Disabled passengers are being assisted in European airports. Every day Falck helps persons with reduced mobility on their travels in Denmark’s largest airport.
Persons with Reduced Mobility
At 11.45 am – thirty minutes before the plane to Zürich is about to take off – safety officer Søren Birkedal Madsen steps into Falck’s waiting room in Copenhagen Airport to pick up a passenger who has asked for assistance to get to his plane.
Nothing special about that. In 2008 Falck made a deal with Copenhagen Airport to help the 100,000 persons with reduced mobility who anually pass through the airport. Falck will assist passengers all the way from the airport train, metro or parking space to the moment the passengers is safely seated on the plane. And the other way from the plane to any transportation from the airport.
This deal was made because of new regulatory requirements specifying that inside the EU all passengers be allowed to travel on equal terms.
The passenger’s name is Rune Persson and he is from Malmö in Sweden. He is sitting with a cane between his knees and both hands resting nervously on his cane. He is suffering from a herniated disc and in Zürich he needs a second opinion from a Swiss medical specialist. He might need an operation.
”Can you walk to the car by yourself,” asks Søren and points to the little white buggie parked right outside the waiting room. Rune Persson says that he can - with a little support. “That is not a problem,” smiles Søren who is a foot taller and several pounds heavier than the Swede. He takes Rune Persson’s arm and they walk towards the Falck cart. Søren helps Rune to a sitting position and the small buggie sporting a red Falck logo drives away.
This service provided by Falck has emerged as a cooperation between Copenhagen Airport, Disabled People’s Organisations Denmark (DPOD) and Falck. DPOD has helped with advice about placements of meeting points at the metro, the train station, the parking houses and the taxi parking spaces. Furthermore, they have advised on how to make posting of signs and other facilities easily accessible.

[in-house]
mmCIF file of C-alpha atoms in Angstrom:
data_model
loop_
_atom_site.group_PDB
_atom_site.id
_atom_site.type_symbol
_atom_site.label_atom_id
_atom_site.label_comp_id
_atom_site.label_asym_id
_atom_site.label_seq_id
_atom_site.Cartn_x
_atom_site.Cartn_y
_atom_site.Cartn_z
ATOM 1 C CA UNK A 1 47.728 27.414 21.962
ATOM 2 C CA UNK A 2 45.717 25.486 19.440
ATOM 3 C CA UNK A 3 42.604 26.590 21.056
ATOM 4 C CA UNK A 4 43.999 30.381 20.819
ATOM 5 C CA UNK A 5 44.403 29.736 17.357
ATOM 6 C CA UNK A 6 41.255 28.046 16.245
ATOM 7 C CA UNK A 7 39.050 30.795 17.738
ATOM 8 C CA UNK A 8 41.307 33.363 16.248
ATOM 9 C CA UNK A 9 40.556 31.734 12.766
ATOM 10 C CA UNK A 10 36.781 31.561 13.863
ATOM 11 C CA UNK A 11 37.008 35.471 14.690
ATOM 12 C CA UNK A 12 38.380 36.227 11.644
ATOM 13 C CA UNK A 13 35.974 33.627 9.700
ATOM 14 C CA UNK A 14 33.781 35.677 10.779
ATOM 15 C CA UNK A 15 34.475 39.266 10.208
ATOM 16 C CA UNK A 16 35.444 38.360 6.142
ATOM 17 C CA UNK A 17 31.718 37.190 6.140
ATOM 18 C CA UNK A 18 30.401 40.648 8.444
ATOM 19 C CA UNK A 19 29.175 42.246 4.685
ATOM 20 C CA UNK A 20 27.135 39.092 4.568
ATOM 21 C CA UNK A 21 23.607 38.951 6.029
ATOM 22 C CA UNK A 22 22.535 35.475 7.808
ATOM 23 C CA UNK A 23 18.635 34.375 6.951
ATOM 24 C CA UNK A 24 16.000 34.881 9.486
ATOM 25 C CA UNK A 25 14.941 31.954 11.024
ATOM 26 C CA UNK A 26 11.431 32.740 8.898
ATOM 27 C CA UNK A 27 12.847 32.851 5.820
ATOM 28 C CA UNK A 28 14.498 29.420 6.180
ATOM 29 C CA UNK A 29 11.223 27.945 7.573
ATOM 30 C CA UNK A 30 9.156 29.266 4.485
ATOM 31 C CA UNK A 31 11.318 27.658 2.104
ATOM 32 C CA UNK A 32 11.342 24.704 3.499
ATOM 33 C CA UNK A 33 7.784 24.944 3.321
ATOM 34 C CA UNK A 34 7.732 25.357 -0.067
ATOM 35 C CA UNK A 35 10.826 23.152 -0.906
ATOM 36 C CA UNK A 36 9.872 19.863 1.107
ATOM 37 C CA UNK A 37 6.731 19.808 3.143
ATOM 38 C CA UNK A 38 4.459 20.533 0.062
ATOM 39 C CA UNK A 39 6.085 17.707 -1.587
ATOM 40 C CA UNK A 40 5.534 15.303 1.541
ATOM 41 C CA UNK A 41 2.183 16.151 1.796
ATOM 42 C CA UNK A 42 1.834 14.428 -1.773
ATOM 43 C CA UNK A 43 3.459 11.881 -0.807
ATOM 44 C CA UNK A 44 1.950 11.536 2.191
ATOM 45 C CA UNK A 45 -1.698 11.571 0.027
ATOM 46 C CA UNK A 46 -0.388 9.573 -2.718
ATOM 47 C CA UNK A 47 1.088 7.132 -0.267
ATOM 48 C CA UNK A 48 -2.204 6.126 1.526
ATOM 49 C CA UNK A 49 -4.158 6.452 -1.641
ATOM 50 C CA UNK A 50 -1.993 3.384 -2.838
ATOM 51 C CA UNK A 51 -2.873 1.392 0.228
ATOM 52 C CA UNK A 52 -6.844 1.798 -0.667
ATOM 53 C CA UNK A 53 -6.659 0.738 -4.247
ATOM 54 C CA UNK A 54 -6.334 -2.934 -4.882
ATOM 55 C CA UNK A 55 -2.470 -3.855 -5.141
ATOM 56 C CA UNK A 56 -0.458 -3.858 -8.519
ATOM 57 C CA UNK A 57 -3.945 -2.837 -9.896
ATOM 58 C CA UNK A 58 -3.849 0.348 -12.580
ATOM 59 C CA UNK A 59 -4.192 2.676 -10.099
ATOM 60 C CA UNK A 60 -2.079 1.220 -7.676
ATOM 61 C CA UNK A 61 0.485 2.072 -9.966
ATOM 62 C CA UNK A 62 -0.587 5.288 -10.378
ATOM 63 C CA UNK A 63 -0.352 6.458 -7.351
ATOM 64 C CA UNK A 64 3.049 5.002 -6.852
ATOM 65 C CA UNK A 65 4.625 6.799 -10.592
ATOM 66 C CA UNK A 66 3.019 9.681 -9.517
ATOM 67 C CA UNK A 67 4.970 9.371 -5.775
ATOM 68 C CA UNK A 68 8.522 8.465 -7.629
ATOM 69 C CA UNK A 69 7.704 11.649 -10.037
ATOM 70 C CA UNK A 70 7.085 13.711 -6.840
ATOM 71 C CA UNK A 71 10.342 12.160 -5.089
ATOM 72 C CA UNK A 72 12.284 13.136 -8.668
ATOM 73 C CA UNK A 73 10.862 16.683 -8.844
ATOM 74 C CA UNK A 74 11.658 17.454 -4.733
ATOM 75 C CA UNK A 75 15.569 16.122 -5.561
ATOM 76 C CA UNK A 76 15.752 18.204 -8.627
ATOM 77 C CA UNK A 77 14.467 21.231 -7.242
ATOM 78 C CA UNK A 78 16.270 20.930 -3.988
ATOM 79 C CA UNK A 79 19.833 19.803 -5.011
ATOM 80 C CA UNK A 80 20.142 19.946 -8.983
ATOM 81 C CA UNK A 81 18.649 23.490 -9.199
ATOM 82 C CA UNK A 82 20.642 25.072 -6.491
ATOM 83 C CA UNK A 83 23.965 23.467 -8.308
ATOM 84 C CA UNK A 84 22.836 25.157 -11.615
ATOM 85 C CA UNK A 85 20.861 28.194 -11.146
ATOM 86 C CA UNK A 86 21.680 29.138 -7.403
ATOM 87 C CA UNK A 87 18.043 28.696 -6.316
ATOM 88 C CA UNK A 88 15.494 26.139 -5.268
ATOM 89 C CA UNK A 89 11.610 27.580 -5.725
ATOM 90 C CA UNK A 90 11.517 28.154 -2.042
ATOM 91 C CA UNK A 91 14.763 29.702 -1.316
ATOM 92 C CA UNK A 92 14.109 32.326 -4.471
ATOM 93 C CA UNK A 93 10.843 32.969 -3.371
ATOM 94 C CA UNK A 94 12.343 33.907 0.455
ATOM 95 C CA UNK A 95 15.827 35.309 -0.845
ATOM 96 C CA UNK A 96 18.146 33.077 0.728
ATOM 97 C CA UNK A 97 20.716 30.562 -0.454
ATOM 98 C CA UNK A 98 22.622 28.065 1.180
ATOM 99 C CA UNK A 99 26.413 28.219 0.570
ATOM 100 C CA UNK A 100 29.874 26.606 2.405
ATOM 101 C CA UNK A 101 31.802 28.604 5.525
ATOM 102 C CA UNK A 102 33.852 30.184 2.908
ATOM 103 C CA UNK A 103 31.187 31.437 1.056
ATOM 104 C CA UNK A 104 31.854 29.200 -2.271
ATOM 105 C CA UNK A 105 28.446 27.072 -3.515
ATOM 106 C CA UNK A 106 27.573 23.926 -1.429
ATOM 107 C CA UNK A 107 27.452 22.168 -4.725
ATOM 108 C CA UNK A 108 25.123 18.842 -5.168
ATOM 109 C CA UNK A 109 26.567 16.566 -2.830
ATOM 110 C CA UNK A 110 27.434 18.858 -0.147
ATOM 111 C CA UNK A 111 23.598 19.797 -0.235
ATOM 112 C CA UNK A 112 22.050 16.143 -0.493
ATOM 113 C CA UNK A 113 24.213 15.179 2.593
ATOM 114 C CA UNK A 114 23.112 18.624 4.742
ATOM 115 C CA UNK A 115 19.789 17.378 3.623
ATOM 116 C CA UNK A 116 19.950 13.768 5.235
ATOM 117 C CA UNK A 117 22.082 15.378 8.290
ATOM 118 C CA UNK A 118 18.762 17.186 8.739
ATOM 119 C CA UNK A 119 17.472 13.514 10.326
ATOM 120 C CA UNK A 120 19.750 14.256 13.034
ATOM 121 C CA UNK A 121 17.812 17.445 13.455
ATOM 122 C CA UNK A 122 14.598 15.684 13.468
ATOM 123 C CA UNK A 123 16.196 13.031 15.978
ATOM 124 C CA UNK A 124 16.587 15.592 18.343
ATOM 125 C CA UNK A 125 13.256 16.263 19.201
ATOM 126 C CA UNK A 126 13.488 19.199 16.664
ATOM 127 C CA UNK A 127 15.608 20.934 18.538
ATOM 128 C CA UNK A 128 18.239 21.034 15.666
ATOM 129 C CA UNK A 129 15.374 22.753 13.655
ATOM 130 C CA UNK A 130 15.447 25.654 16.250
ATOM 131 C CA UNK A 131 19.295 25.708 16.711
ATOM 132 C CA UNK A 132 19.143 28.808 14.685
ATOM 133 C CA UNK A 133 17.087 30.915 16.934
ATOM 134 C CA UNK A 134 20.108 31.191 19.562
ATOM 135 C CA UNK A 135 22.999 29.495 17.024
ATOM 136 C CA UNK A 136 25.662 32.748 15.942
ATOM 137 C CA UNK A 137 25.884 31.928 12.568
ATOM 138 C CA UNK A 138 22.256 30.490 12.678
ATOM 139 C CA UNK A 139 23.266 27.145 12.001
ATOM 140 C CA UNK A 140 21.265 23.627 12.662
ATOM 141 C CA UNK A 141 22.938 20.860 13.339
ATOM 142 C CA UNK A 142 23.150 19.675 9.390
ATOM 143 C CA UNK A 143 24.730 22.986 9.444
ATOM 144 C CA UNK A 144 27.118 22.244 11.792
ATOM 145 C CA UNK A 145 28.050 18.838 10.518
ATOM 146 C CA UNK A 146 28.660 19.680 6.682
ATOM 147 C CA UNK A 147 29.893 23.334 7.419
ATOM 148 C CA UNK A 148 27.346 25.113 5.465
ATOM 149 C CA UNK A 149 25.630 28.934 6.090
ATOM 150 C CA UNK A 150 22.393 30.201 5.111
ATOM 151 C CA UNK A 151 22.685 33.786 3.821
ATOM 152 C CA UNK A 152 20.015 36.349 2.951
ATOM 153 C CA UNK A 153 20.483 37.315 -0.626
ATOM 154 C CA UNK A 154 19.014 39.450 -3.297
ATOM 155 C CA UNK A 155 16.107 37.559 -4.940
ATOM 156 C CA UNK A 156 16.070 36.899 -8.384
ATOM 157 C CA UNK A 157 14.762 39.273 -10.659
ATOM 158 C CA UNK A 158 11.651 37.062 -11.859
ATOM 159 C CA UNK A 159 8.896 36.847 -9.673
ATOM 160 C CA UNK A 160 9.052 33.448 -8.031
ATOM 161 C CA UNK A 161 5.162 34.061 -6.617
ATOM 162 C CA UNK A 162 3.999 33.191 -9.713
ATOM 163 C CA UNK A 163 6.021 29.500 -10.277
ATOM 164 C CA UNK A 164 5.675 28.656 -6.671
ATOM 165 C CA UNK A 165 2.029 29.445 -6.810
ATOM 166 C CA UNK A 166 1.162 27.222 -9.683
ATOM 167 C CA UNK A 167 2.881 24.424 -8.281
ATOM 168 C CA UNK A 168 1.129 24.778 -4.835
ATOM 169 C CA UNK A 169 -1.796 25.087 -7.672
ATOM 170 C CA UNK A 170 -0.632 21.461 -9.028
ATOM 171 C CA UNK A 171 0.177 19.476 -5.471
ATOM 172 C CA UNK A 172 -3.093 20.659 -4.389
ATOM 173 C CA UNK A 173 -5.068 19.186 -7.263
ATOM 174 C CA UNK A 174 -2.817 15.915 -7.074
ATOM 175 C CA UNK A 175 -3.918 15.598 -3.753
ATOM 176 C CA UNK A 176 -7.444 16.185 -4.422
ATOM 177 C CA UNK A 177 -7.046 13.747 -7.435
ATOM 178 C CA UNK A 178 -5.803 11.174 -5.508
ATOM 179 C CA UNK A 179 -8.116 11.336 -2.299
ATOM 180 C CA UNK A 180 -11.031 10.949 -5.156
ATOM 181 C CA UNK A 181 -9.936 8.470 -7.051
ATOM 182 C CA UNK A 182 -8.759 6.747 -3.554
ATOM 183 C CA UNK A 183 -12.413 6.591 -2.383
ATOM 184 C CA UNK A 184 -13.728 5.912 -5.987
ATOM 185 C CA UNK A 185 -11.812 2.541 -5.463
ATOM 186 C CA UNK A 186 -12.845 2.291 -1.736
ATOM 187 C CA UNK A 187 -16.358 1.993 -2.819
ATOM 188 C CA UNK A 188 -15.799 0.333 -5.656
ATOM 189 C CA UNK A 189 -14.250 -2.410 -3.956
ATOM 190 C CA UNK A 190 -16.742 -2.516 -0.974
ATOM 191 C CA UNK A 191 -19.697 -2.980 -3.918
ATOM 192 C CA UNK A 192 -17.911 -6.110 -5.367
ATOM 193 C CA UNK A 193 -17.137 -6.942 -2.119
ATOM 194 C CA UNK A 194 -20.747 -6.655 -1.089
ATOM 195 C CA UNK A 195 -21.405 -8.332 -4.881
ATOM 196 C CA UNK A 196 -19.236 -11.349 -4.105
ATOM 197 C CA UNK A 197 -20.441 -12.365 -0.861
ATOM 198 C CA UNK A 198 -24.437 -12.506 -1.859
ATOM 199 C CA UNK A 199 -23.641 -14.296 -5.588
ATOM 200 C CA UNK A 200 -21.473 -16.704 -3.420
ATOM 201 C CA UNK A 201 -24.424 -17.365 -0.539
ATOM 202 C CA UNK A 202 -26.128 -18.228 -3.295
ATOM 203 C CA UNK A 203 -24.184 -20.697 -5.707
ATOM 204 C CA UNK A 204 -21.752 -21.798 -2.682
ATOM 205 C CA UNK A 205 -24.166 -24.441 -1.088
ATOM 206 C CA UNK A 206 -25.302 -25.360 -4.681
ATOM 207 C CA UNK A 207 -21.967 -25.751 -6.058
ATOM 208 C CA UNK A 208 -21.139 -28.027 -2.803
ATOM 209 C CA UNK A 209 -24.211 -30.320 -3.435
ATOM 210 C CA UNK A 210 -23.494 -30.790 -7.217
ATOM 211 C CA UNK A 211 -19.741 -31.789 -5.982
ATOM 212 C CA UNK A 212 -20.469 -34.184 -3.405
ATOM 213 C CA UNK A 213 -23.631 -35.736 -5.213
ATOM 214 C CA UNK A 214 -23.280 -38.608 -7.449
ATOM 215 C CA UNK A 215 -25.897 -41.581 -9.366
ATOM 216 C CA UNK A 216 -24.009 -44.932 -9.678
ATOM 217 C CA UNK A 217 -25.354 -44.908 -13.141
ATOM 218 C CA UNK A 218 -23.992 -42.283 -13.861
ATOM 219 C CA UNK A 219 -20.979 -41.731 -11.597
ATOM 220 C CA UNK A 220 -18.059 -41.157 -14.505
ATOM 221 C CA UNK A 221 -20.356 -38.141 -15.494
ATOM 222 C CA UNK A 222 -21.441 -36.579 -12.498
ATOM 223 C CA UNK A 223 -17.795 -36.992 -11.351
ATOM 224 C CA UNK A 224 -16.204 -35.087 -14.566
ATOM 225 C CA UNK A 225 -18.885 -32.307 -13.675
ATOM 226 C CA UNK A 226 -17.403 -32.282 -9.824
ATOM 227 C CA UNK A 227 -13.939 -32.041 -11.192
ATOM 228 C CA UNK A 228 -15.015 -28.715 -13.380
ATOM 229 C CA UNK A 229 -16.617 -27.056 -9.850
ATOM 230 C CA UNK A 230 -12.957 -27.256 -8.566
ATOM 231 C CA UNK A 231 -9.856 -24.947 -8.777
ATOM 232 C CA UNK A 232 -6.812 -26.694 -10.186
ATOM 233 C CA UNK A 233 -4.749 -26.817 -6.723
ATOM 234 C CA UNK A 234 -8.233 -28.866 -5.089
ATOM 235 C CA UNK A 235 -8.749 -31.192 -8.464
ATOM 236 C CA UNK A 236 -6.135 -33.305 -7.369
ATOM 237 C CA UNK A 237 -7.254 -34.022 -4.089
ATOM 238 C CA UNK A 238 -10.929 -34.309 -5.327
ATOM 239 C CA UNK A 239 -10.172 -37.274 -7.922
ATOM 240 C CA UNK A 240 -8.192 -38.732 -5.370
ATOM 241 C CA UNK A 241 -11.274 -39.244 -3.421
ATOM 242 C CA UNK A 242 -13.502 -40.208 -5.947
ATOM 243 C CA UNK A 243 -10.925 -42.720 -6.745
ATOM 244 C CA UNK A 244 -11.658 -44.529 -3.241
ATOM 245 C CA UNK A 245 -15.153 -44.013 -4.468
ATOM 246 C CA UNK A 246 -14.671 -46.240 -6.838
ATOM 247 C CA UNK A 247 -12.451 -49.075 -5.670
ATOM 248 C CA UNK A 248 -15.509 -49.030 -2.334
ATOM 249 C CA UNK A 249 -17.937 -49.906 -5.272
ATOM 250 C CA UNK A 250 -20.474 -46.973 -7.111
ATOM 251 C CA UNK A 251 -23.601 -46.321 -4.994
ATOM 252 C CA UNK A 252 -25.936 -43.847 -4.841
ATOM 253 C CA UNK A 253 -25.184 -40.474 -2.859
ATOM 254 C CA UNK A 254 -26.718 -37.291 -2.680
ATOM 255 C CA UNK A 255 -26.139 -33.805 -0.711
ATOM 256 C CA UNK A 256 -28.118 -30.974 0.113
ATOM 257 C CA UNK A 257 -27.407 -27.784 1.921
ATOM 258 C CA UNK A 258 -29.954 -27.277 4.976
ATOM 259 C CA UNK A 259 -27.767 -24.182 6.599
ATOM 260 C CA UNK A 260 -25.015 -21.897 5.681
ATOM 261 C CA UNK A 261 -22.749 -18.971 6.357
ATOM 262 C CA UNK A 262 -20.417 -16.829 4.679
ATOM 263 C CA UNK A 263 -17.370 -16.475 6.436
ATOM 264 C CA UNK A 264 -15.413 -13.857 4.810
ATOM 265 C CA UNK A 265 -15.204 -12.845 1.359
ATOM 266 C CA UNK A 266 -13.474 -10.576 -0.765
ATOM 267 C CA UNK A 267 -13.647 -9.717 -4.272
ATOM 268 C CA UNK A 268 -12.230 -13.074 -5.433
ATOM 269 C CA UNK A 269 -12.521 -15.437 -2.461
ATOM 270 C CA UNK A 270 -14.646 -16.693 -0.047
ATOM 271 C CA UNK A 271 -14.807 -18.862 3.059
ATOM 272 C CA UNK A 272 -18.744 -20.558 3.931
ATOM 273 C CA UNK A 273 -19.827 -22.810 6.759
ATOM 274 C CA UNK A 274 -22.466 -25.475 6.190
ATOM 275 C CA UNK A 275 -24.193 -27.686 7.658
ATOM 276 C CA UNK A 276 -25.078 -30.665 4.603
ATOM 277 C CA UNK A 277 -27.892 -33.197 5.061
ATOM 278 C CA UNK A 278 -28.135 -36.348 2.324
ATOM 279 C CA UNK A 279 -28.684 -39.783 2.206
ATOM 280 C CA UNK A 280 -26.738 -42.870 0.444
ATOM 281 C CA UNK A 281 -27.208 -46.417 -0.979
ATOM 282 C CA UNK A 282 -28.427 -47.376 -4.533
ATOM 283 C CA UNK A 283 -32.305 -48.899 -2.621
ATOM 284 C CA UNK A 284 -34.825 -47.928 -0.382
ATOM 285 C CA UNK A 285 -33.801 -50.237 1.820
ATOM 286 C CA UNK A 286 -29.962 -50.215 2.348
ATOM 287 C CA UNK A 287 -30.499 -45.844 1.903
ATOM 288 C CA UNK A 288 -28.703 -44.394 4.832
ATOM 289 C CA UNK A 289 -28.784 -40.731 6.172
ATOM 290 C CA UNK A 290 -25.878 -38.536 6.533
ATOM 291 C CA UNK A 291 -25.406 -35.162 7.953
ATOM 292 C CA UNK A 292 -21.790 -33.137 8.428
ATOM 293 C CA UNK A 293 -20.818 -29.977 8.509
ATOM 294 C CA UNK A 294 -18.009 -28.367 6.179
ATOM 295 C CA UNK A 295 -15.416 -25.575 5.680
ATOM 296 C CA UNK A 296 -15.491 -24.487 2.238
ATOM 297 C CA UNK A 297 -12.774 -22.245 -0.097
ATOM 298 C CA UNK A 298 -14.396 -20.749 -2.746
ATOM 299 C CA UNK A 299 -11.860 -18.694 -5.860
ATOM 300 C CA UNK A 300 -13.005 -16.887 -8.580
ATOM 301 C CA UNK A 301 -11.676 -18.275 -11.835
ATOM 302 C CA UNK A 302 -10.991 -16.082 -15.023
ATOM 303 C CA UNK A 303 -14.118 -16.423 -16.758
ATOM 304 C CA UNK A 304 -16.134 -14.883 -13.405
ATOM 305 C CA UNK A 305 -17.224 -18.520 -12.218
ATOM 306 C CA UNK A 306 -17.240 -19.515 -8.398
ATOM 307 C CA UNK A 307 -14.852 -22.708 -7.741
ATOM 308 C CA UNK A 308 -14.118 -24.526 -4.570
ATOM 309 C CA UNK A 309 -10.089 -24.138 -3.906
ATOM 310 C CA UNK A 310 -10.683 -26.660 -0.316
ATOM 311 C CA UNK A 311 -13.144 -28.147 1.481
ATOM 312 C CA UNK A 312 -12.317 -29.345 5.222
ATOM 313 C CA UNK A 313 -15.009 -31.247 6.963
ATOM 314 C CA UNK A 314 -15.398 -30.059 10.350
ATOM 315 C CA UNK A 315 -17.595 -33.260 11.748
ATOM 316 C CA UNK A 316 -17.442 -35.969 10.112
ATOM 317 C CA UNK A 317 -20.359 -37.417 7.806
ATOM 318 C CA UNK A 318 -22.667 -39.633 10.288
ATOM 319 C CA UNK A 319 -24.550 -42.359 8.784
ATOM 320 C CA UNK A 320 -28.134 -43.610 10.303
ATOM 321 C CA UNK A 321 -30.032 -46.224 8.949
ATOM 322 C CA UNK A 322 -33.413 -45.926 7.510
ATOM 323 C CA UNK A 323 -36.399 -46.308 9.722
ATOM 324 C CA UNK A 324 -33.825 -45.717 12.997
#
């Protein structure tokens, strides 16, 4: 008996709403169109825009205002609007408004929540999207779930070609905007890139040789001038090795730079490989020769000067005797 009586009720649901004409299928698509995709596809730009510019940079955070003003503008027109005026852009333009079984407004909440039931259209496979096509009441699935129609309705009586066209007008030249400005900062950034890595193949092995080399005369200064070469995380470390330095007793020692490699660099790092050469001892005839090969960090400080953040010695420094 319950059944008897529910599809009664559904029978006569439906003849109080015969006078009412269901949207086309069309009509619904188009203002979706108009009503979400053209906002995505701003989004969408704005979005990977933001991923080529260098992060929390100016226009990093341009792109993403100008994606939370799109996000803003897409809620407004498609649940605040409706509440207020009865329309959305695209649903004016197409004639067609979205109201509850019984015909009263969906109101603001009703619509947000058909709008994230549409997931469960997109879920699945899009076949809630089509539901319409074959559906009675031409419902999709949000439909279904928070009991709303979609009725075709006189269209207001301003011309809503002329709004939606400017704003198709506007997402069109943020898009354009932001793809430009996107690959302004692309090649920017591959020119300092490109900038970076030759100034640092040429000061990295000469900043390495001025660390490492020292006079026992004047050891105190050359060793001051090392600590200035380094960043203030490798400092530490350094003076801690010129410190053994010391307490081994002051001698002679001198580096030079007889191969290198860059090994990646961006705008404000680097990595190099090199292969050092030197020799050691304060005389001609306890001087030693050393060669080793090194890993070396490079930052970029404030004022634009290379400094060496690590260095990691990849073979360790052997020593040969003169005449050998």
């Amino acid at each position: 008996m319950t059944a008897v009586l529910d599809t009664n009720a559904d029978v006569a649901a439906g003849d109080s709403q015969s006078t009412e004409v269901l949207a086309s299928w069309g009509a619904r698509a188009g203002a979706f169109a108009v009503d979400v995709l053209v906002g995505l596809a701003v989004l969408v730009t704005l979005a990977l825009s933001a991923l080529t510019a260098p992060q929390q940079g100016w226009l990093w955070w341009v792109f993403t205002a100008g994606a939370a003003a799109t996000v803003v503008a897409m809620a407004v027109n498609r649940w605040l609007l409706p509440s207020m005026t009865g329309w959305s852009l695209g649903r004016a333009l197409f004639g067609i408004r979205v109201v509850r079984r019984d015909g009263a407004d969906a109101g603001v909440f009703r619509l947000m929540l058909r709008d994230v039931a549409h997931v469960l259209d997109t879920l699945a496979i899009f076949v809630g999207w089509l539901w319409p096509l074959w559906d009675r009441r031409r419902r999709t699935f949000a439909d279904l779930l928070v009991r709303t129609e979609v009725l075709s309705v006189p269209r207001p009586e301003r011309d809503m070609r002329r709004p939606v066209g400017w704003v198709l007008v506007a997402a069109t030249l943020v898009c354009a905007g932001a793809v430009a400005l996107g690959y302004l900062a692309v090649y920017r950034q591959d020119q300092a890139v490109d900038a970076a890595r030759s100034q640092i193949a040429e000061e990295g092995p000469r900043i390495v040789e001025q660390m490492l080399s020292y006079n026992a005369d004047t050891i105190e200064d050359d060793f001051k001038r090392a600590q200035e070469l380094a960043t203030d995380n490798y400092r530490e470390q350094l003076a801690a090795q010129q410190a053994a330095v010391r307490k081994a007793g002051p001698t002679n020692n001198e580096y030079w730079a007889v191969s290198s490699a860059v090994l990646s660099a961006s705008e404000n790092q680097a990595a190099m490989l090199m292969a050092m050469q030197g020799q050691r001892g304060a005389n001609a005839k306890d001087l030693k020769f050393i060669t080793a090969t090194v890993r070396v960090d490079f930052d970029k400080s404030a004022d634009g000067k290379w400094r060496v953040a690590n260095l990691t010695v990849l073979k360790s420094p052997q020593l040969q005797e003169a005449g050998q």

Airport Passenger Assistance
In principal Falck offers their airport passenger assistance services to all passengers passing through the airport. Passengers who are unable to walk far. Passengers unable to walk the stairs. Passengers unable to move who will have to be carried to and from the plane. Blind passengers. Deaf passengers.
”This means that more people have started using the airport,” says Birger Anders Post, Falck Station manager at Copenhagen Airport. “When we began the operation out here I had a dream that some day a traveller would come by and say that he or she had started flying because Falck was present,” says Birger Anders Post.
“One day an elderly, American woman came by and said that that she was no longer afraid of flying because even though she had a walking disability she now knew there was someone to help her. Unfortunately, I wasn’t present when it happened and she was gone when I returned,” says Birger Anders Post.
When the little white Falck buggie arrives at the gate, Søren asks Rune Persson if he would like a newspaper and the disabled Swedish passenger says yes. Søren informs the staff on the plane that he is bringing a disabled passenger. The stewardess asks for a description of the man and they agree that the easiest way to handle the situation is to get him on the plane as soon as possible before anyone else checks in.
Søren helps the passenger up and holds his bag while he checks in and helps him all the way into the airplane. When he is seated he asks for his newspaper and Søren hands it to him. The Swede leans back into a relaxing position and smiles gratefully.
“Thank you very much. The service was great,” Rune Persson says to Søren who is leaving the airplane as the rest of the passengers are boarding.